Written by Andrea Pierson; posted by Dustin Jenkins

After a recent, special screening of his documentary, Actress, director/editor Robert Greene gave a presentation to current Ohio University Film students about his evolution from student filmmaker to award-winning documentary filmmaker. Greene received his M.F.A. from City College (New York), worked as an editor and post-production supervisor at 4th Row Films and has credits for four documentary features and a number of shorts.  He will soon be teaching at University of Missouri, directing the school's new documentary program.  

Upon receiving his degree he started editing content for Coke and American Express.  Greene emphasizes the importance of pursuing one aspect of filmmaking (in his case, editing) in order to sustain oneself while pursuing one's creative goals.  For Greene, it is making movies such as Actress that are not so much about craft but rather ideas.  Greene says the best movies are the ones that make you think and feel.  

With Actress, Greene experiments with ideas and themes commonly threaded throughout his body of work.  Greene describes Actress as “an observational portrait” that makes the audience question the line between reality and fiction.  “It raises the audience’s awareness of watching what you’re watching, while you’re watching” and thematically asks whether the audience trusts the documentary’s character, Greene explains.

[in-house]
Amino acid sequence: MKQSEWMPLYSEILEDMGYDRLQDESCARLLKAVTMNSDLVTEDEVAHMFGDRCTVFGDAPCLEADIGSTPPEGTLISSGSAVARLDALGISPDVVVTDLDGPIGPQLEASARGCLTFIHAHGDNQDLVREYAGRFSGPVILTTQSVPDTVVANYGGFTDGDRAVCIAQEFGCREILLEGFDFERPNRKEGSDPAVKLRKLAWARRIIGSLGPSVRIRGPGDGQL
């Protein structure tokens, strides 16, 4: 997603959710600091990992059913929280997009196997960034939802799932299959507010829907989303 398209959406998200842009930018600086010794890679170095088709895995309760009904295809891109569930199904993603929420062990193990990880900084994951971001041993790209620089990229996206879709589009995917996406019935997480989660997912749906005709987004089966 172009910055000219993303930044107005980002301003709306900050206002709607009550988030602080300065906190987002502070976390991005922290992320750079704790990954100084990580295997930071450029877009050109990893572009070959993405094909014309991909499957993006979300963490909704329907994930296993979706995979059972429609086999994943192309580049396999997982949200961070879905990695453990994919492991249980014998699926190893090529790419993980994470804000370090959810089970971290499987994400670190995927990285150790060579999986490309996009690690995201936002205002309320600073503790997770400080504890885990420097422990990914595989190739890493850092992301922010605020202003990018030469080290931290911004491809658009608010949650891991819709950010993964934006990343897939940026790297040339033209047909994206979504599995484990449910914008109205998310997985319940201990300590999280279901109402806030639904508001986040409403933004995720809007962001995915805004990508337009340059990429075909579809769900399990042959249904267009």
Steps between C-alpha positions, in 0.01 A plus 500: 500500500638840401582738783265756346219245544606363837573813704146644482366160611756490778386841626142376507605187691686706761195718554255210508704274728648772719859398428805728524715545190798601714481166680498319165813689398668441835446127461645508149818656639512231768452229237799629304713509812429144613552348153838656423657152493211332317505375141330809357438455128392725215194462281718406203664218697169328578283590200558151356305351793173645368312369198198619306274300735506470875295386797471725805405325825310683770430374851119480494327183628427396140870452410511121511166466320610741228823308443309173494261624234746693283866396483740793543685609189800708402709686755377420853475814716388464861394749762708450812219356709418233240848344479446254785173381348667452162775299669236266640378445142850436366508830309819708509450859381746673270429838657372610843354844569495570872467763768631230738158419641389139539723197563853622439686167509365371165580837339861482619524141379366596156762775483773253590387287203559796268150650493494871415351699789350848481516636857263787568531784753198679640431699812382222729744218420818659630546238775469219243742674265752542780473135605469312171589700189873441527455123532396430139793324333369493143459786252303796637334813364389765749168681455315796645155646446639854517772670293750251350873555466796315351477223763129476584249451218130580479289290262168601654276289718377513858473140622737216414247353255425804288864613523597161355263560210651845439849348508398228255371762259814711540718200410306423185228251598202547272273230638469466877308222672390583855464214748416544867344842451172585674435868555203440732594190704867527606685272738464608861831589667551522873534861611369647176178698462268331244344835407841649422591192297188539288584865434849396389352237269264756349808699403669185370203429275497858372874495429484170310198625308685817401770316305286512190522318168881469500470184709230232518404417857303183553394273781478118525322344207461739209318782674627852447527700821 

The act of questioning what you’re watching (documentary versus fiction) keeps the narrative alive.  Greene says the key to editing documentaries is finding the emotion in every sequence and transition—to “grab [the audience] by the collar and switch gears.” Greene believes that every film student should make documentaries because understanding direct cinema encourages the skills necessary to tell fictional narratives. Both require that the images on screen keep moving—keep the image alive, keep the audience engaged mentally and emotionally.  Greene is still fond of the intrigue of cinema. From direct cinema, to grandiose melodrama, staging and art comes: “what are we watching?”

Greene ended by stressing that traveling to film festivals, staying focused on your ideas and taking opportunities as they come are crucial to your creative endeavors as filmmakers.  But most importantly, filmmakers must have support from people they trust, and they must be able to learn from their failures.  

Robert Greene’s Actress will show again at the Athena Cinema at 7:00p on Thu., Apr. 2.